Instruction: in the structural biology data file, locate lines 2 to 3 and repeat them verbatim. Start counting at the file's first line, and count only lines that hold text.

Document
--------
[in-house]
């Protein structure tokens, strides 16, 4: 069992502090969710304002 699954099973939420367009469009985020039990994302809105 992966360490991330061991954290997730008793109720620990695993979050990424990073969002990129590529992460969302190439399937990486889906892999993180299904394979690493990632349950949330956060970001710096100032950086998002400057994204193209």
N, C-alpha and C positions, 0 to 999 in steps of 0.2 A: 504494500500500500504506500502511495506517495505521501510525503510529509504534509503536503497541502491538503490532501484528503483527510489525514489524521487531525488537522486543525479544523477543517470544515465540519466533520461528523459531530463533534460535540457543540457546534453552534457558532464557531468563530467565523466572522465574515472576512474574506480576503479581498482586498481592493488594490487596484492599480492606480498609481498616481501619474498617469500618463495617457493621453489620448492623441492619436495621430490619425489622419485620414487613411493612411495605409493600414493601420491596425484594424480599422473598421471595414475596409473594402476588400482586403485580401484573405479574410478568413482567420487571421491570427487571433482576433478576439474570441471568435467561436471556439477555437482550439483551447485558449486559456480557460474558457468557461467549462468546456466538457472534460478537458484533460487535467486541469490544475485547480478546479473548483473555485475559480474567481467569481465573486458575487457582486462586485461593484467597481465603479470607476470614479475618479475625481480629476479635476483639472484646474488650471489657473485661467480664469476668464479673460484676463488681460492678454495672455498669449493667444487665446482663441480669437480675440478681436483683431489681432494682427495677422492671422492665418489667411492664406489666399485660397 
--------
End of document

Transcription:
């Protein structure tokens, strides 16, 4: 069992502090969710304002 699954099973939420367009469009985020039990994302809105 992966360490991330061991954290997730008793109720620990695993979050990424990073969002990129590529992460969302190439399937990486889906892999993180299904394979690493990632349950949330956060970001710096100032950086998002400057994204193209």
N, C-alpha and C positions, 0 to 999 in steps of 0.2 A: 504494500500500500504506500502511495506517495505521501510525503510529509504534509503536503497541502491538503490532501484528503483527510489525514489524521487531525488537522486543525479544523477543517470544515465540519466533520461528523459531530463533534460535540457543540457546534453552534457558532464557531468563530467565523466572522465574515472576512474574506480576503479581498482586498481592493488594490487596484492599480492606480498609481498616481501619474498617469500618463495617457493621453489620448492623441492619436495621430490619425489622419485620414487613411493612411495605409493600414493601420491596425484594424480599422473598421471595414475596409473594402476588400482586403485580401484573405479574410478568413482567420487571421491570427487571433482576433478576439474570441471568435467561436471556439477555437482550439483551447485558449486559456480557460474558457468557461467549462468546456466538457472534460478537458484533460487535467486541469490544475485547480478546479473548483473555485475559480474567481467569481465573486458575487457582486462586485461593484467597481465603479470607476470614479475618479475625481480629476479635476483639472484646474488650471489657473485661467480664469476668464479673460484676463488681460492678454495672455498669449493667444487665446482663441480669437480675440478681436483683431489681432494682427495677422492671422492665418489667411492664406489666399485660397 